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Conference on Nutrition Sensitive Agriculture in Mountain Areas
HELVETAS Swiss Intercooperation organised the “Second International Conference on Nutrition Sensitive Agriculture in Mountain Areas”, which took place in Kathmandu on the 27th and 28th February 2018, bringing together participants from eleven different countries. The co-organisers were IFOAM-Organics International and the Swiss Research Institute of Organic Agriculture (FiBL).
The conference highlighted NSA in mountain areas and brought together the Rural Service Providers’ network – that is the Mountain Agro-ecosystems Action Network (MAAN) - , which stretches across Nepal, Pakistan, Kyrgyzstan, Ethiopia and Peru as well as India. Around 190 participants from eleven countries took part.
How to approach NSA
At the Opening Ceremony, chief guest Suroj Pokhrel, Secretary of the Nepalese Ministry of Agricultural Development, addressed the direct effect of malnutrition and food security on marginalised communities in Nepal. Pokhrel noted that NSA was a solution to many local-level initiatives addressing agriculture, processing, tourism and other areas.
Bharat Kumar Pokharel, Country Director of HELVETAS Nepal, officially welcomed all national and international guests and opened the first session on “The Added Value for Development”.
In the first session, keynote speakers Frank Eyhorn, of IFOAM –Organics International and HELVETAS, Marlene Heeb of the Swiss Agency for Development and Cooperation (SDC), Harihar Prasad Sharma, of the Nepalese Ministry of Health, Basudev Kafle, of the Nepalese Ministry of Agricultural Development, Thomas Bernet, of the Swiss FiBL, and Eklabya Sharma, of the International Centre for Integrated Mountain Development (ICIMOD) highlighted the activities that are under way to implement NSA in rural mountain areas in Asia and underpinned its importance and relevance in improving nutrition condition in the regions.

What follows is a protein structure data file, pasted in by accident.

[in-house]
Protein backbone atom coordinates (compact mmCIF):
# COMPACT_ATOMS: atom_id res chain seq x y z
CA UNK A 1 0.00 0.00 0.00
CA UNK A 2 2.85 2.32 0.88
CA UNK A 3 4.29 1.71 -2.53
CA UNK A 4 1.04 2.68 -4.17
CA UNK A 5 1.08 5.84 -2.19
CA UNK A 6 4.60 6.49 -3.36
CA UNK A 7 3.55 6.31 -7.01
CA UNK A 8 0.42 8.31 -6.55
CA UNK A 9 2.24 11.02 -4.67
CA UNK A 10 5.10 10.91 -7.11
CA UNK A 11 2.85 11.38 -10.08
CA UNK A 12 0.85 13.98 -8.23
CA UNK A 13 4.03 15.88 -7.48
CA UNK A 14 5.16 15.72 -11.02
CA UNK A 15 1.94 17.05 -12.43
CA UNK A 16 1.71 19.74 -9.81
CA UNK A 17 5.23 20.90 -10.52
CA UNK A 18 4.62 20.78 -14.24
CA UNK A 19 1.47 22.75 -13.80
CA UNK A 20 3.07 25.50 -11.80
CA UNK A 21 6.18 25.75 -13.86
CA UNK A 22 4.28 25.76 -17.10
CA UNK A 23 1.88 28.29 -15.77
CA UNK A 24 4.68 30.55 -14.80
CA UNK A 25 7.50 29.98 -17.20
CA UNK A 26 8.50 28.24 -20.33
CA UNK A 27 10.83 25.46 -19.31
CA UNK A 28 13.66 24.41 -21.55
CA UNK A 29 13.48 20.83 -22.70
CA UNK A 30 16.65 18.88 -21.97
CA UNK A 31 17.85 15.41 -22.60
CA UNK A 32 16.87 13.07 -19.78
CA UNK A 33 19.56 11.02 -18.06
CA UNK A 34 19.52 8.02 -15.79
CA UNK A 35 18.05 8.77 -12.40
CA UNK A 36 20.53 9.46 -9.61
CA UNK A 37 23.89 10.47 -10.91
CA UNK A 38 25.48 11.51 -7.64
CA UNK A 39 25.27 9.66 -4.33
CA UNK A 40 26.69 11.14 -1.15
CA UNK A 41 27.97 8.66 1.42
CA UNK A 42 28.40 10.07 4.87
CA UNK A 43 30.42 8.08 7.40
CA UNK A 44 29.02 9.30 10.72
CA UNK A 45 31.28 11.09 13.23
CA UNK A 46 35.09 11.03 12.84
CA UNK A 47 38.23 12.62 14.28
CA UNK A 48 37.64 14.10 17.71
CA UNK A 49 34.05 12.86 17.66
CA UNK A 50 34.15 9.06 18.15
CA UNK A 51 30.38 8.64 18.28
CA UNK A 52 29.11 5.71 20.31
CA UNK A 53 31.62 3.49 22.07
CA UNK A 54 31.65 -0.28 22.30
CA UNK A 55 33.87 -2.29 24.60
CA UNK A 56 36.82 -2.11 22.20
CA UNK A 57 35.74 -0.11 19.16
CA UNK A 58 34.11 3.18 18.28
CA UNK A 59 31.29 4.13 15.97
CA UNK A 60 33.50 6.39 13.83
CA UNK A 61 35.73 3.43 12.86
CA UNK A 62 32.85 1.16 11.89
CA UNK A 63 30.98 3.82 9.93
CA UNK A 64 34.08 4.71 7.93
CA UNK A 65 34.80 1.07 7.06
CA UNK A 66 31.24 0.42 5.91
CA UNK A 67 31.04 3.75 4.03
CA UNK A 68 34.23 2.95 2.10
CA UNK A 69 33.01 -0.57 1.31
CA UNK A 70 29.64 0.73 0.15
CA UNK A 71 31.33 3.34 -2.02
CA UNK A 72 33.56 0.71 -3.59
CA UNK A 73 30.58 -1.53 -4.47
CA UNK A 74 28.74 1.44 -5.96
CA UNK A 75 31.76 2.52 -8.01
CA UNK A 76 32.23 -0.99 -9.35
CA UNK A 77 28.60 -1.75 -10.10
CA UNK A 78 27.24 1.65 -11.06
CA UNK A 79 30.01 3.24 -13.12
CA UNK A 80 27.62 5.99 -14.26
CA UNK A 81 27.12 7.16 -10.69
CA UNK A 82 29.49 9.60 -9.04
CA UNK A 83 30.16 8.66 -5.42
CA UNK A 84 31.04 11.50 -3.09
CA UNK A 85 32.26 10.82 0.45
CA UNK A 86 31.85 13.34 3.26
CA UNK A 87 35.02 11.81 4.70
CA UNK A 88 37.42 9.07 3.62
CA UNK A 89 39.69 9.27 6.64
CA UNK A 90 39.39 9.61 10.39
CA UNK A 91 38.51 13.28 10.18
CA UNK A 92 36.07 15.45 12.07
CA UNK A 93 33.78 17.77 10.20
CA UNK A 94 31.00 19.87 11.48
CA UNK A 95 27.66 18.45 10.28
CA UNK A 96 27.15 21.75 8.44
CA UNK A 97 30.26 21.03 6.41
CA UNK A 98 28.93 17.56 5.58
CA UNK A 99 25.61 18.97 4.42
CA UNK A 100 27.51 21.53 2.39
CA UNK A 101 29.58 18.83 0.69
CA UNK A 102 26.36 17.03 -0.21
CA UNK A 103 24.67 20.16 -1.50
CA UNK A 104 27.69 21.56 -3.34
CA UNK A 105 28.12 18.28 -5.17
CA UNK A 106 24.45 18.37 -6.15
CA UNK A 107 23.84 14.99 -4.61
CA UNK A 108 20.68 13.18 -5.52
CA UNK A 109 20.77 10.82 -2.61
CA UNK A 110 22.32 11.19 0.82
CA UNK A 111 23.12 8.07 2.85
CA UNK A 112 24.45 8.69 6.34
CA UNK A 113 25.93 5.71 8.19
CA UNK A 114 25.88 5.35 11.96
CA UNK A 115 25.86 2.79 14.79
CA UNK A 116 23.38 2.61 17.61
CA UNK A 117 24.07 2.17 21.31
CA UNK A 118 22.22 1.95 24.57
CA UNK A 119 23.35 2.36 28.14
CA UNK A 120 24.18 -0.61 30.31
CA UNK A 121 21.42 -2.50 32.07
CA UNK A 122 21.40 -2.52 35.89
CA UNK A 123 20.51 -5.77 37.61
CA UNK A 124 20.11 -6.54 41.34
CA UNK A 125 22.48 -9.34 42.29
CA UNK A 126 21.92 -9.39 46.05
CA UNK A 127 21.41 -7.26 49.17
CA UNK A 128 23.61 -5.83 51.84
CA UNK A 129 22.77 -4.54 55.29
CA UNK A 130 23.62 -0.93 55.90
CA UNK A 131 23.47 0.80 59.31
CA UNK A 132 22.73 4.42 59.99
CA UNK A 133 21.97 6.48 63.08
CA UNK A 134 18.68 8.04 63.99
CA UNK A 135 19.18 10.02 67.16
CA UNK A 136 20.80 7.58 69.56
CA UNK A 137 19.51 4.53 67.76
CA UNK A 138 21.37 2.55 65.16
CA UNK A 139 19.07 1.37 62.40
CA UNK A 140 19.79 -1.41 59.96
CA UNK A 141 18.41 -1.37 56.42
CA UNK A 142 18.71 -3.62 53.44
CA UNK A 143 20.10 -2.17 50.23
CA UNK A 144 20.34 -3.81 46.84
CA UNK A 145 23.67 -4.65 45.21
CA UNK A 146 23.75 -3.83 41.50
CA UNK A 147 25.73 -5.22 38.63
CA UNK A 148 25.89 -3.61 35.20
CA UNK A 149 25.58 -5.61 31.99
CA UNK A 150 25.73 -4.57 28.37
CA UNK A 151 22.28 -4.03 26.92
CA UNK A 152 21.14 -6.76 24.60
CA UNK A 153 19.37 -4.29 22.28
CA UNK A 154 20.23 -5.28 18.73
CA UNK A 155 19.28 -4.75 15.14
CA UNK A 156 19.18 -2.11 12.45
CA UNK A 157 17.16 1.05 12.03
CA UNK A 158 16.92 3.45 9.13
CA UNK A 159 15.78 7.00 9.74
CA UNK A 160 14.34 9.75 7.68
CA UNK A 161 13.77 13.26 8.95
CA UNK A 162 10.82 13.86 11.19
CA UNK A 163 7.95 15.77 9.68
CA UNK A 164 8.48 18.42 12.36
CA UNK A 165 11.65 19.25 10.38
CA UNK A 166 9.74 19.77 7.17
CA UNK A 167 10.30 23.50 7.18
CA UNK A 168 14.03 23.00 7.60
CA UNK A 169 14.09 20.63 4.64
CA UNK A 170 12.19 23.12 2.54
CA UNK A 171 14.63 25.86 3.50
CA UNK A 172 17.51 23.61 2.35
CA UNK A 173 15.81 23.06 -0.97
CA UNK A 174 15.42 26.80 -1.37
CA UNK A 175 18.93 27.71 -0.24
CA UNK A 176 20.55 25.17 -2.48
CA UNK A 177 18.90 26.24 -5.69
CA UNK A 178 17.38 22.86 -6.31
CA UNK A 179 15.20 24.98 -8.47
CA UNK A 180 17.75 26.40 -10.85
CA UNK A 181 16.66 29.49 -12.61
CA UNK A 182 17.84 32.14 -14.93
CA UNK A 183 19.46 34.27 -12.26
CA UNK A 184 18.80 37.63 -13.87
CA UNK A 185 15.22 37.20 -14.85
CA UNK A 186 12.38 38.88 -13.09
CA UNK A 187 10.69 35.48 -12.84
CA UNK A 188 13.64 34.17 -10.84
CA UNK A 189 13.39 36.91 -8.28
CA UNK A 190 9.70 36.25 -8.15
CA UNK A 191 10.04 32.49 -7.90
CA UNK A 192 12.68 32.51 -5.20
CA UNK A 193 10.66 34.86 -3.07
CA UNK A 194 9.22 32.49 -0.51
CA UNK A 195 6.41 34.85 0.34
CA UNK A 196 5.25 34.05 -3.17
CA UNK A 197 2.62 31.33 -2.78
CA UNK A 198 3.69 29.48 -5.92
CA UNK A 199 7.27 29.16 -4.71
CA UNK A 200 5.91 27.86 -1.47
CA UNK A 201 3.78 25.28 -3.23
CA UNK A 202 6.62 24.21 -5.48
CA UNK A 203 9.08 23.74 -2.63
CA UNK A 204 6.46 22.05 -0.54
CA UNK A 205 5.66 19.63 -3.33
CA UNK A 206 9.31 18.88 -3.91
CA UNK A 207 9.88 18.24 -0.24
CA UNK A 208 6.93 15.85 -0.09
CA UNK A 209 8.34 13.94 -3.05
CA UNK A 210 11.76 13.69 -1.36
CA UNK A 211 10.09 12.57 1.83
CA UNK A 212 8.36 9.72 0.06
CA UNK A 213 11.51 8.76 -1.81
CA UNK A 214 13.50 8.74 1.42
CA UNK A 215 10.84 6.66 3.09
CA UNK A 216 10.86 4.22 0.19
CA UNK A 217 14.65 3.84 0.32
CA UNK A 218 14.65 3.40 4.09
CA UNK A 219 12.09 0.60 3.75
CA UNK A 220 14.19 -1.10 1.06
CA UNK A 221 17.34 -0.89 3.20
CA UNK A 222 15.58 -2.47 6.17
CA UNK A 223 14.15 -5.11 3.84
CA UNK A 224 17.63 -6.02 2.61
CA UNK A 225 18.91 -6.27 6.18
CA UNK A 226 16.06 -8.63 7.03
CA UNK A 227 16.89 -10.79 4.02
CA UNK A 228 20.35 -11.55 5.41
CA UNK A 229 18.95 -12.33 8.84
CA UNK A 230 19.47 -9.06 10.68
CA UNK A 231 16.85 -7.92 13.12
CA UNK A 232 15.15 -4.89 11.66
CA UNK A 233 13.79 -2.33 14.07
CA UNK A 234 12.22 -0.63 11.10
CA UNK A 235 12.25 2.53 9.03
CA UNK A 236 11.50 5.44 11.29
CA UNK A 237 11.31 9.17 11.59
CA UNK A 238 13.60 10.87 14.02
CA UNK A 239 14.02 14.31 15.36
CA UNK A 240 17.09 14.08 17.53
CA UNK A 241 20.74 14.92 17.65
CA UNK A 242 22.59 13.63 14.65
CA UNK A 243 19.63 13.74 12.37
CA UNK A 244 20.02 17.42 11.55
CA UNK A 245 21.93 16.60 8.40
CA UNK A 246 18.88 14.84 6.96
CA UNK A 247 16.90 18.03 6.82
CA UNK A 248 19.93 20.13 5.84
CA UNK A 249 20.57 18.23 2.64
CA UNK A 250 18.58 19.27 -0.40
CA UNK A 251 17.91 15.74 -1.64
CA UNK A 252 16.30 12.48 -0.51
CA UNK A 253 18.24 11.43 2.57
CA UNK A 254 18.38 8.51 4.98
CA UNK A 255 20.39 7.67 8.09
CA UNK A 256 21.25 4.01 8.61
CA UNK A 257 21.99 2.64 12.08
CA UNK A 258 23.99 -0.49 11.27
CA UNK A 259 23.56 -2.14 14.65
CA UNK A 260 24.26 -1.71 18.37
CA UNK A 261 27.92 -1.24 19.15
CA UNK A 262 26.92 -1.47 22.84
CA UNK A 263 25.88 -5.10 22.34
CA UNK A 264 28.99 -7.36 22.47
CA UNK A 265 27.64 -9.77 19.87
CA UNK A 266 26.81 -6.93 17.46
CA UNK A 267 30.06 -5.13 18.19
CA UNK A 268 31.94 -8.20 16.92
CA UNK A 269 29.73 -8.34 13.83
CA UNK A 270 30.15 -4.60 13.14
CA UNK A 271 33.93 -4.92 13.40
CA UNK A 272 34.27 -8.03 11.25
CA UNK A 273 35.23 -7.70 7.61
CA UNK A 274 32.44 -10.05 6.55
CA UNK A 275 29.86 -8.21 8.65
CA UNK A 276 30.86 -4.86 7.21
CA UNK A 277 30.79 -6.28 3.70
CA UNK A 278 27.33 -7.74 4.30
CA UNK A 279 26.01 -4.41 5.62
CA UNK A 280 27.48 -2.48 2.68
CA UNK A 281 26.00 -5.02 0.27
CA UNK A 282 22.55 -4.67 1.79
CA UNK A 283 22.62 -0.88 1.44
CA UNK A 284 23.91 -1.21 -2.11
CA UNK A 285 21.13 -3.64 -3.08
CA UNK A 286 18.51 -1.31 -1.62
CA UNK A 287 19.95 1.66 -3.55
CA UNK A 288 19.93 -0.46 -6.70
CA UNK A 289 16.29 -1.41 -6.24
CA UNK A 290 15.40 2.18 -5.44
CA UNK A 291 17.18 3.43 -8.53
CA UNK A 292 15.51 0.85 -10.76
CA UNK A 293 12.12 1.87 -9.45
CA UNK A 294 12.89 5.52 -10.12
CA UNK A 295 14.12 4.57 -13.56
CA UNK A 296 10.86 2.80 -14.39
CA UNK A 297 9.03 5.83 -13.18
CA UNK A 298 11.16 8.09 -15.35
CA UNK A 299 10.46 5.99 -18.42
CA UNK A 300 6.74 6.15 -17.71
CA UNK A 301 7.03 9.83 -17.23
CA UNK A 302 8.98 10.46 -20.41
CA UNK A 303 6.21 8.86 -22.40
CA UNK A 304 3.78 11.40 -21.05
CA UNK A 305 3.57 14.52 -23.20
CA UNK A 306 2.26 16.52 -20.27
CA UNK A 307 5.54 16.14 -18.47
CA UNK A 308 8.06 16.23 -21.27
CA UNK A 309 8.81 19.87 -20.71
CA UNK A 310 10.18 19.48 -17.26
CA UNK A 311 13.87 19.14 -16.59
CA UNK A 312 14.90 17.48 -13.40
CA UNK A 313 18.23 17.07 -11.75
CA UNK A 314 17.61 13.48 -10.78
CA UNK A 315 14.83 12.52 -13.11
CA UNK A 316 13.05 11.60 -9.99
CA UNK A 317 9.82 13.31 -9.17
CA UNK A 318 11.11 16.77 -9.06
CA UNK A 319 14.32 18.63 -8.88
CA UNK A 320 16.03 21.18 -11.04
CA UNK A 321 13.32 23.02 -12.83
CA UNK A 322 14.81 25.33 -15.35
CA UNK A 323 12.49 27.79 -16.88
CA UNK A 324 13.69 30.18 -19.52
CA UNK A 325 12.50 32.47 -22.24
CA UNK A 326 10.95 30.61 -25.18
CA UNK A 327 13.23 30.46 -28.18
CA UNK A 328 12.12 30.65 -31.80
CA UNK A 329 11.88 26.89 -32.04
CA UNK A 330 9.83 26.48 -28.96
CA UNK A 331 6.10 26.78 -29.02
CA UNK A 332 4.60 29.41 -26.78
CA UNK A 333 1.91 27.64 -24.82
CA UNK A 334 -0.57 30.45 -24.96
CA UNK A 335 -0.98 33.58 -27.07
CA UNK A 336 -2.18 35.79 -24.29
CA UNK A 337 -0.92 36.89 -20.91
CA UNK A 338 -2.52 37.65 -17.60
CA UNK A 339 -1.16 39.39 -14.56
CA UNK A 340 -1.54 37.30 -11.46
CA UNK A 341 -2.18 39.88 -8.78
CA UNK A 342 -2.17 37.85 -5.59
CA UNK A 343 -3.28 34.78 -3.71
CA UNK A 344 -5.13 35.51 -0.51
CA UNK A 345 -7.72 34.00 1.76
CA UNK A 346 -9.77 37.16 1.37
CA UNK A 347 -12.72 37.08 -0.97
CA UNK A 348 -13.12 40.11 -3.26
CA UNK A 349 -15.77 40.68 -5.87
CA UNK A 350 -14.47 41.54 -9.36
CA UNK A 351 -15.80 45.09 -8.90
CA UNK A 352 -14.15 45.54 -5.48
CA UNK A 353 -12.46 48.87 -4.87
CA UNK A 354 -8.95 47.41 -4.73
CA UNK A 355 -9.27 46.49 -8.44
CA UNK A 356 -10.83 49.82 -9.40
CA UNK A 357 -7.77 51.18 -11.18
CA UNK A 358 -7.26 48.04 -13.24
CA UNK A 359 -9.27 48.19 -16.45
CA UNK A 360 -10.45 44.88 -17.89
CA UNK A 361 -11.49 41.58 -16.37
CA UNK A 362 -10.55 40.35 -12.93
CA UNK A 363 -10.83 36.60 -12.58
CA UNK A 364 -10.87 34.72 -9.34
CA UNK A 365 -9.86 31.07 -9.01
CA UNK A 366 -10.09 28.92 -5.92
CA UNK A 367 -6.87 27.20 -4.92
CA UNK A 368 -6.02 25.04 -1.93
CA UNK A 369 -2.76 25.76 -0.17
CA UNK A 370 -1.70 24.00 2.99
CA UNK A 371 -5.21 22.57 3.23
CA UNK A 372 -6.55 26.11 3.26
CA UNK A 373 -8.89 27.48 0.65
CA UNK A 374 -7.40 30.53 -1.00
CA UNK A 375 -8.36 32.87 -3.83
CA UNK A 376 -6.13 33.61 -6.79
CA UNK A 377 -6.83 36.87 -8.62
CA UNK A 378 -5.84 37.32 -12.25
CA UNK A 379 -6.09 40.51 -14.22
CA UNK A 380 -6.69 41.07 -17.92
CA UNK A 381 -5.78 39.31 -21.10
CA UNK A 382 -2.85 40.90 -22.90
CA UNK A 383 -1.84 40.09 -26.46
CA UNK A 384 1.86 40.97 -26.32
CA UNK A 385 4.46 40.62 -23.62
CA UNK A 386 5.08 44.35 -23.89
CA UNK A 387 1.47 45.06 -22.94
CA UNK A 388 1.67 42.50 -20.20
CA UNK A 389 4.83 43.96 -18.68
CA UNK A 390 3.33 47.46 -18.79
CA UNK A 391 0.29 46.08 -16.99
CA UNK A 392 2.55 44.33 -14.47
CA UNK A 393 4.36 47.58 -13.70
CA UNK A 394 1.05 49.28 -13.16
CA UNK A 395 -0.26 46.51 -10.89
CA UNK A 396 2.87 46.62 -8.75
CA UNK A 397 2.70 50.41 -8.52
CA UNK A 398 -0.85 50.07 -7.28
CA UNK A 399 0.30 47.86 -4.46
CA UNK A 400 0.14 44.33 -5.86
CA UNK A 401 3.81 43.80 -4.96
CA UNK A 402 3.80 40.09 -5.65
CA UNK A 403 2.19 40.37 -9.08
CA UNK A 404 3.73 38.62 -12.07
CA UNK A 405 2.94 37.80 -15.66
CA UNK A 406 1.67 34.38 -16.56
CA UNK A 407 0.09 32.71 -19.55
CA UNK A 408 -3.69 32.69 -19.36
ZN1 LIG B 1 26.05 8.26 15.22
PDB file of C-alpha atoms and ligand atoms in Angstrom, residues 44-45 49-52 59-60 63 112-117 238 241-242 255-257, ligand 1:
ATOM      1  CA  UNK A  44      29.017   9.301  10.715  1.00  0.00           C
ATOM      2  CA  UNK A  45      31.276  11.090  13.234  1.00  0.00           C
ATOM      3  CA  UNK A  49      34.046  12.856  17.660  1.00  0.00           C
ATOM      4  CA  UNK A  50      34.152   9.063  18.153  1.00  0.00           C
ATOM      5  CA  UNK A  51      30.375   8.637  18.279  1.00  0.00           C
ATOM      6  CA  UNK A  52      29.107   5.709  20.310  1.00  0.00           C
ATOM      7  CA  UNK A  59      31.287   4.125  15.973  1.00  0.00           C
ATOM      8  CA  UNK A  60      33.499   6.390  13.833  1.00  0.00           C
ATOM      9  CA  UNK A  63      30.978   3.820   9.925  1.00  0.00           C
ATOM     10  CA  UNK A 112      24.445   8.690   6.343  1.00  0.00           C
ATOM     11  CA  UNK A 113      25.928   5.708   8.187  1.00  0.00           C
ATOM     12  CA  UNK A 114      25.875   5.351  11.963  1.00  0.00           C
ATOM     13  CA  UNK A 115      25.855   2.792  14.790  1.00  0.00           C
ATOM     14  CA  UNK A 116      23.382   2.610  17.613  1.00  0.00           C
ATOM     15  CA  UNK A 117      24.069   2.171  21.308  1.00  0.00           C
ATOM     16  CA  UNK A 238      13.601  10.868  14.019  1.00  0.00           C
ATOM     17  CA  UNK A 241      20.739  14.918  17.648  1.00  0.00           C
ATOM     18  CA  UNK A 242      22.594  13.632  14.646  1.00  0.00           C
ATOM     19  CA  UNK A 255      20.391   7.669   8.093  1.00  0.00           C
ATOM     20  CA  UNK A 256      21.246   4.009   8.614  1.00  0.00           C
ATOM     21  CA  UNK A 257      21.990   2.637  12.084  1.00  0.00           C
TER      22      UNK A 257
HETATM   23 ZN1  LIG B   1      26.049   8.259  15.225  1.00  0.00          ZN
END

The second session on “Strategizing Nutrition Sensitive Agriculture” was opened by Markus Arbenz of IFOAM Germany.
In the second as well as the third session, which dealt with “scaling up successes: inspirations for implementation”, the national and international keynote speakers shared their practices and lessons learnt in the field of NSA in their home countries, e.g. student-targeted nutrition education, home gardening, solar dryers, organic farming, etc.
The second day of the conference concentrated on sharing knowledge, experience and learning in inclusive businesses, linking smallholders to markets, and, finally, aiming at sustainable nutrition-sensitive agricultural actions. Participants from Nepal and India shared their experiences in livestock-based farming systems, in promoting income and nutrition quality to rural women via an informal network that is provided by the international Mountain Agro-ecosystems Action Network. Further they discussed the improvement of soil health and protected cultivation.
A healthy soil for nutritious food is needed
The former Secretary of the Government of Nepal, Aatmaram Pandey, emphasised in an afternoon session the importance of improved nutritional agricultural practices in a broader context. The conference drew attention among participants from the health sector to the important role of agriculture in improving people’s nutrition status, and thus their health status. These participants were also made aware of the need for healthy soil for the good nutrition of rural mountain people.
In the final message of the conference, Pokharel highlighted the need for bringing nutrition into interdisciplinary systems, since food, nutrition and dietary practices were closely related. For improving the nutrition conditions of mountain people, the actors in this field should move from isolated to collective efforts.
Jane Carter, of HELVETAS Nepal, observed that organic farming was not the only answer to producing healthy food. Low-input agriculture, using methods such as integrated pest control, also had an important role to play. She further emphasised the importance of supporting practical work responding to the needs of both women and men working in rural and urban settings and tailoring interventions to people with different cultural, social, economic and other backgrounds.
Concluding the conference, Markus Arbenz of IFOAM threw light on the need for collective efforts and more collaboration among all actors concerned to improve the nutrition situation via agricultural systems in rural mountain regions. To reach this ambitious goal, the personal engagement of the rural people was equally significant, Arbenz added.
Alok Shrestha and Soma Rana